Getting back to the purpose of COP – and why delegates have gathered at the Convention of Parties since 1995 in Berlin, especially since COP21 and the Paris Agreement– we were there to mobilise global collective action to limit the global temperature increase to 1.5°C above pre-industrial levels, and act to adapt to the existing effects of climate change.   

Key threads this year included mobilising climate finance for the global south and the energy transition. So what did COP actually achieve this year? The extent and degree of “success” will differ immensely according to who you talk to, as well as the specific pledges and negotiations in mind. For me personally – and from a green finance and decarbonisation perspective – there were two major decisions tied back to COP’s main goals.   

The headline negotiation has been the wording and, specifically, the strength of the wording surrounding the phase-out or transition away from fossil fuels. Needless to say, the final agreement to ‘transition away’ from fossil fuels was by no means perfect, and the UK among several other developing nations stood shoulder to shoulder with The Alliance of Small Island Nations, hoping for a much stronger stance to phase out fossil fuels. While this agreement is not all we had hoped for, we need to remember that it still marks a new beginning and a turning point in climate action; it is the first time we have reached a global agreement to transition away from fossil fuels.   

The second instigation that grasped global attention was the operationalisation of the Loss and Damages fund. On the surface, the L&D fund is a historic victory for climate justice, and with $400 million pledged on the first day of its actuality, to the $700 million pledged to date, the fund demonstrates a clear commitment to helping developing nations on the front lines of climate change cope with the cost of devastation. However, this too has underlying flaws. Crucially, the $700 million currently sitting in the fund represents 0.2% of the $400 billion needed annually to combat loss and damages. In this light, the L&D fund should be viewed as a good start which now requires continued momentum and commitment from developed countries to be considered a success.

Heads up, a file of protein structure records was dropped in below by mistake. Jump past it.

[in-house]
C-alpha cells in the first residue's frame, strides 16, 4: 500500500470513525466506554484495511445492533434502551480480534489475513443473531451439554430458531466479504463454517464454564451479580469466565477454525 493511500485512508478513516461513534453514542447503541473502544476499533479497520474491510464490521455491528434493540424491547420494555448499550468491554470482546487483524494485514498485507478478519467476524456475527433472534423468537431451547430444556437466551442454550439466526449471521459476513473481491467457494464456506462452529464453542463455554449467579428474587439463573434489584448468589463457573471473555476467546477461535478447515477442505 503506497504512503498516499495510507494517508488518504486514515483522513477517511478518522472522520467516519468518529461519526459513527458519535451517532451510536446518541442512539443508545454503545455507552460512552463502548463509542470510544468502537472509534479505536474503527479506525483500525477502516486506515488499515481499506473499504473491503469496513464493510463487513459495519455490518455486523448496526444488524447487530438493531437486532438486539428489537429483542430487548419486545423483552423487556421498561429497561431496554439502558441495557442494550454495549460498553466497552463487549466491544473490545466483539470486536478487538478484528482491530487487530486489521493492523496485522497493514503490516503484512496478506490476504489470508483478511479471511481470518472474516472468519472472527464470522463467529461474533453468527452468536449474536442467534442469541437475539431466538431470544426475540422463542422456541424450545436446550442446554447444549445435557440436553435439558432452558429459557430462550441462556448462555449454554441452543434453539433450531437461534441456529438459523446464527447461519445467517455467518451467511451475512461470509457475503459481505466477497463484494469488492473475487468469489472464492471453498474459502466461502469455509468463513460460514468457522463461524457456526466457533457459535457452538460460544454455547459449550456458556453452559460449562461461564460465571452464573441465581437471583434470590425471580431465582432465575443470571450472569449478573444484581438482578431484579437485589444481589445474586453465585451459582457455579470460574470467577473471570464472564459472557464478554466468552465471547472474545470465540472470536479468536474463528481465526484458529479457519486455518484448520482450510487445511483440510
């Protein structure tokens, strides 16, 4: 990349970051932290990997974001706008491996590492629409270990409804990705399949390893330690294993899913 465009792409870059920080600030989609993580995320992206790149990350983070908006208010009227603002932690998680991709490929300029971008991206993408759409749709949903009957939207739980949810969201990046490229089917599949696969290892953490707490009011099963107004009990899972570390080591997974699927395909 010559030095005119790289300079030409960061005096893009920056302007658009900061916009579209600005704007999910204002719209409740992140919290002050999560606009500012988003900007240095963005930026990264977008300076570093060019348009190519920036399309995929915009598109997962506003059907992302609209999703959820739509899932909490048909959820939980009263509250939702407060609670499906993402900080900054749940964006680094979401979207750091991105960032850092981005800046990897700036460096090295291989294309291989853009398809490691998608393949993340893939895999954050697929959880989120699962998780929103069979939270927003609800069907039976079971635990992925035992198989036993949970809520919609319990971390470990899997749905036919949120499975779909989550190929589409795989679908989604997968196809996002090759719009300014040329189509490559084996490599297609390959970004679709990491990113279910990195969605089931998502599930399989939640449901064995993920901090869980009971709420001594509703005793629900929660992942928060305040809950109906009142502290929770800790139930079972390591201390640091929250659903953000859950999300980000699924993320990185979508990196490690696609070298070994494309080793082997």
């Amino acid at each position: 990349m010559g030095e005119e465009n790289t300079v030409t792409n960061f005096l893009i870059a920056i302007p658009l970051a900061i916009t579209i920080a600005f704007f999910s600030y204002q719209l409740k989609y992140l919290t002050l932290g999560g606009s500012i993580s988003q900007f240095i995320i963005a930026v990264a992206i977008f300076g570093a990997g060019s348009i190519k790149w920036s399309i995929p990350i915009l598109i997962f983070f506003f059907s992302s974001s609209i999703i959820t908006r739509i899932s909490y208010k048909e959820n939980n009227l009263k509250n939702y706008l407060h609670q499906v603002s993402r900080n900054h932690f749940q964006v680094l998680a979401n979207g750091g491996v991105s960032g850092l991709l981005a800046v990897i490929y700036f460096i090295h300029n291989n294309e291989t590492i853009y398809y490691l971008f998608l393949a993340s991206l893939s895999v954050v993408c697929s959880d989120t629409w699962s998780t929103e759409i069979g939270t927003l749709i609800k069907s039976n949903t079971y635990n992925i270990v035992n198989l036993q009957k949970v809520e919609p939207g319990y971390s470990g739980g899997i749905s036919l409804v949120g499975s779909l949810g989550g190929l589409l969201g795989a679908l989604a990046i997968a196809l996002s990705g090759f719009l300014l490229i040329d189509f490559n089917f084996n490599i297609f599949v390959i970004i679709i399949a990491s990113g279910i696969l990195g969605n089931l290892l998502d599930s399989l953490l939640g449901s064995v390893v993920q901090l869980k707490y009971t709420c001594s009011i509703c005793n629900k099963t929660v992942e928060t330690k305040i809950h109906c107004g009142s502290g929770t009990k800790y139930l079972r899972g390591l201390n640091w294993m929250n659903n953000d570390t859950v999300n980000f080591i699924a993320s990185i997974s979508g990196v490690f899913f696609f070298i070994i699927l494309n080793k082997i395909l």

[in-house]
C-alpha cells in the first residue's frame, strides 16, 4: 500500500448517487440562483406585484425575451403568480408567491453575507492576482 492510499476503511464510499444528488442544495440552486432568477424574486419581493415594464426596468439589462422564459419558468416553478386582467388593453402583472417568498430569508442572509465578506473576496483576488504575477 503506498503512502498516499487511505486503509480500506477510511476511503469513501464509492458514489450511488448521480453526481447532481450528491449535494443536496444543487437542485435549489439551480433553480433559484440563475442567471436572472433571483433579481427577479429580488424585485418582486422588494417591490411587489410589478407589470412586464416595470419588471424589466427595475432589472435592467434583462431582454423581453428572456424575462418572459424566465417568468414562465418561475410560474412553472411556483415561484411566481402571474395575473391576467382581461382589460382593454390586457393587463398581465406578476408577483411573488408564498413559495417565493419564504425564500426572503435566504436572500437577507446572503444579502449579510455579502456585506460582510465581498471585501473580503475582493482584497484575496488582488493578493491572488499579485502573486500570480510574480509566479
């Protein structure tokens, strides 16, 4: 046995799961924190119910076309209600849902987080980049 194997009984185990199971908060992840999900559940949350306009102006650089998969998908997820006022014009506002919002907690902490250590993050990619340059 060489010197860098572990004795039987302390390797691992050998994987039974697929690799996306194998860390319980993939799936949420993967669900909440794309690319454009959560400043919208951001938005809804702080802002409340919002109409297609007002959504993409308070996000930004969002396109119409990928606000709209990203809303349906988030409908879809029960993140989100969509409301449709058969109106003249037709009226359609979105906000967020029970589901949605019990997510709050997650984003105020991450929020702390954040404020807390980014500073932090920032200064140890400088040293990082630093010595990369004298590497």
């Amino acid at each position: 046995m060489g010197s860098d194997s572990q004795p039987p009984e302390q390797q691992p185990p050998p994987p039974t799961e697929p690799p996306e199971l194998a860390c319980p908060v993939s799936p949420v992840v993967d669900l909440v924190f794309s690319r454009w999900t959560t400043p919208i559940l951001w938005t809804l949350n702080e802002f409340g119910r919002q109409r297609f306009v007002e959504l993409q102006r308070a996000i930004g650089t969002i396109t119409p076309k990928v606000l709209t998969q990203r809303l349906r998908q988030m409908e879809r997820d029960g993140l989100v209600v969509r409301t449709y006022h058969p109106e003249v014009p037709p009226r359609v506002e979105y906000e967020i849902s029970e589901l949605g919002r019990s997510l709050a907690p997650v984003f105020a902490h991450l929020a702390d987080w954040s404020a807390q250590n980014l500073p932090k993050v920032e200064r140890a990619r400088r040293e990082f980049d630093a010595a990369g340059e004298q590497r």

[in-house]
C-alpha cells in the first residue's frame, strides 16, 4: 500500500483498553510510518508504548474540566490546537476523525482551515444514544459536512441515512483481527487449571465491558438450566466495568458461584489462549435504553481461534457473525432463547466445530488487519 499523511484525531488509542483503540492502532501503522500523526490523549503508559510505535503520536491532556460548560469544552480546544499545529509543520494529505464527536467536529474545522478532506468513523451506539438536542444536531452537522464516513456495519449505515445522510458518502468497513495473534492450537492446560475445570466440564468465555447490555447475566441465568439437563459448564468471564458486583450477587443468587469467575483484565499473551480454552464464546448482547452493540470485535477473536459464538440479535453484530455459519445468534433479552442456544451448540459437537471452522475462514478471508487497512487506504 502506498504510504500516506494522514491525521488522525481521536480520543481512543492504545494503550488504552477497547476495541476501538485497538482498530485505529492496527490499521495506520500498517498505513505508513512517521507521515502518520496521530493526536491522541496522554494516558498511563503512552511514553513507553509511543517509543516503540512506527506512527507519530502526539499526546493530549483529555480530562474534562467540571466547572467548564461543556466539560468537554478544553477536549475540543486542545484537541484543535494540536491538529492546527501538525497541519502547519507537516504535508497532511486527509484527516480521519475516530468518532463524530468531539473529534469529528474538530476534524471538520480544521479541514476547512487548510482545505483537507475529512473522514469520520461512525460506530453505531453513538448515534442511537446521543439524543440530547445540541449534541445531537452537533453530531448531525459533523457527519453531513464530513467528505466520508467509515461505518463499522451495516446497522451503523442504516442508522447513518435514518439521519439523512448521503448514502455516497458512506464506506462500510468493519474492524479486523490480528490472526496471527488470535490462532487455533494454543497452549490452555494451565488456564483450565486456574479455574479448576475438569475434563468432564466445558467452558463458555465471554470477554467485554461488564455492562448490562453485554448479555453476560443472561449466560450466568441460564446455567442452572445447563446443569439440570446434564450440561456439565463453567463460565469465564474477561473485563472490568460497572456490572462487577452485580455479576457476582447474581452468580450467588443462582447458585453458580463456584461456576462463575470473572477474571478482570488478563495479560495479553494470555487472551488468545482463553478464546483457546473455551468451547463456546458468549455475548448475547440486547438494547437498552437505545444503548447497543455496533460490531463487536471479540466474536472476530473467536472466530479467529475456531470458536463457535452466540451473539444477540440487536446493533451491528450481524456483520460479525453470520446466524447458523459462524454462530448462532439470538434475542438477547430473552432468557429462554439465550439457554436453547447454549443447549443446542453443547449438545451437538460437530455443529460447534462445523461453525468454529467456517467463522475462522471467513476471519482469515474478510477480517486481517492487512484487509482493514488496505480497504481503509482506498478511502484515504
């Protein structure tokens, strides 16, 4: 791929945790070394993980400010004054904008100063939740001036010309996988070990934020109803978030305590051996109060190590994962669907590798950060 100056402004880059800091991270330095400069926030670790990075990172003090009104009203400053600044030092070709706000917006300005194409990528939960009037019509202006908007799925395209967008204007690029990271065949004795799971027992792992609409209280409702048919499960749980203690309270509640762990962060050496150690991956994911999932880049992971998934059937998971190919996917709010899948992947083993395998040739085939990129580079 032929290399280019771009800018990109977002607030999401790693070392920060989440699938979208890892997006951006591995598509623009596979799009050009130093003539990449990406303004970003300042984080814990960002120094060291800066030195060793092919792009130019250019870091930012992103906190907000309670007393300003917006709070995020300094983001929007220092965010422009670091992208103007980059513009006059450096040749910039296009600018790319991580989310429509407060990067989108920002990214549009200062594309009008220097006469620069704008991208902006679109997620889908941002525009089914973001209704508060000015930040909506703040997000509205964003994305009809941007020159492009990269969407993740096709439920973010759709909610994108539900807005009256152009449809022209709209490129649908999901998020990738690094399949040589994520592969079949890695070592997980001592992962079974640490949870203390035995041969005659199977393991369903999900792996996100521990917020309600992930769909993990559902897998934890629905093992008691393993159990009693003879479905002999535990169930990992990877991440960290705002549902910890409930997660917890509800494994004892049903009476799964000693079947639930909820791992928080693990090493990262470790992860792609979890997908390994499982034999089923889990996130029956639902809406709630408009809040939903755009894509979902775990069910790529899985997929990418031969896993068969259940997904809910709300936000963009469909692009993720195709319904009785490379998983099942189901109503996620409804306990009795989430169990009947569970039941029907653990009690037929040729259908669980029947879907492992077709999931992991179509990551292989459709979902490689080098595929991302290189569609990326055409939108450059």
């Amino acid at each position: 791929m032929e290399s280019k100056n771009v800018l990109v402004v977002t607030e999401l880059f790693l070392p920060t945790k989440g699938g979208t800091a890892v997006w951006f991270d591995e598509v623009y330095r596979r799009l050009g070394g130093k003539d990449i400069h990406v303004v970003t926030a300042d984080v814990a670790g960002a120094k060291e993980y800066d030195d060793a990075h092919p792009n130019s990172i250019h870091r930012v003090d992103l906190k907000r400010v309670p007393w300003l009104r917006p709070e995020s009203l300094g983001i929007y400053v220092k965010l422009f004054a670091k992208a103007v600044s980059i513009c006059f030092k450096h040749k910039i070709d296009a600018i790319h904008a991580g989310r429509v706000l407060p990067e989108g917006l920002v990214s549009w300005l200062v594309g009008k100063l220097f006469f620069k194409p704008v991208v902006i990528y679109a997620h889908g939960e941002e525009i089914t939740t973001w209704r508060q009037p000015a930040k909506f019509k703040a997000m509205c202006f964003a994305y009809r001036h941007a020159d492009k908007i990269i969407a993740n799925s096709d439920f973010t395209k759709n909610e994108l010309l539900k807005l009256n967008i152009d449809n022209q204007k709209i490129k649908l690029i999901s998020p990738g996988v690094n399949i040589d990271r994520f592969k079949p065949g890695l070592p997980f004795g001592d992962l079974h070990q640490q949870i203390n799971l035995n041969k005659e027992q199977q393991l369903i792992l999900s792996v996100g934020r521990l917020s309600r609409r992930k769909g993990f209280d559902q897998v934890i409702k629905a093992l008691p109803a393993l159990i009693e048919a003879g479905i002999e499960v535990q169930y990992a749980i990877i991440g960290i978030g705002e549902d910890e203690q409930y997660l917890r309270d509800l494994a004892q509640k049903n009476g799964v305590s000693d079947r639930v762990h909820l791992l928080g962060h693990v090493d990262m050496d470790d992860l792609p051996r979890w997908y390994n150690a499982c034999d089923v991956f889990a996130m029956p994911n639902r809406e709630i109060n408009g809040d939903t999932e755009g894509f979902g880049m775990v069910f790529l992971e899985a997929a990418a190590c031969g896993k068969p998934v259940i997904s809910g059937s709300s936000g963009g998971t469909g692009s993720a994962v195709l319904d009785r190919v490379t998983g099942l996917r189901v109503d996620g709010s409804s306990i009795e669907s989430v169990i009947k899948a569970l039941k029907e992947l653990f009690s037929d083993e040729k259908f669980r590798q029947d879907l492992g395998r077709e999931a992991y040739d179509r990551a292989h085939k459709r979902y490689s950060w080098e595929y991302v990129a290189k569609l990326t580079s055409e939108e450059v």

These two major negotiations made at COP28 serve as historic turning points in the story of climate action. But they aren’t without their flaws. It is what we do now, in this brave new era of climate action, that really matters. Before signing off, I would like to briefly mention one of the dominant successes that shone through at COP – the power of collaboration. Dubai saw the culmination of the awe-inspiring work of thousands of individuals, organisations, Governments, and nations, which, put simply, would not have been possible without collaboration. By its nature, Bankers for Net Zero are conveners. Predominantly, we bring together banks, businesses, and regulators to accelerate this transition and we are extremely proud to work as the UK Country Chapter of the NZBA and serve as a piece of the huge puzzle of collaboration needed to achieve climate action.   

COP28 was a whirlwind of controversy and contradiction, yet the value of the pledges and negotiations made cannot be understated. Now, it is crucial that the initiatives launched there are operationalised, and progress is made under pledges, declarations, and commitments made. Further to this point, I recently joined Mission Zero Coalition’s COP28 Reflections Summit, where the Former Prime Minister, Theresa May, summed it up in a nutshell: while targets and binding pledges help to focus the attention of policymakers, without decisive action, they achieve nothing.   

I would like to finish by thanking our members, partners, and COP28 cornerstone sponsors, Tide and the British Business Bank for making our work possible.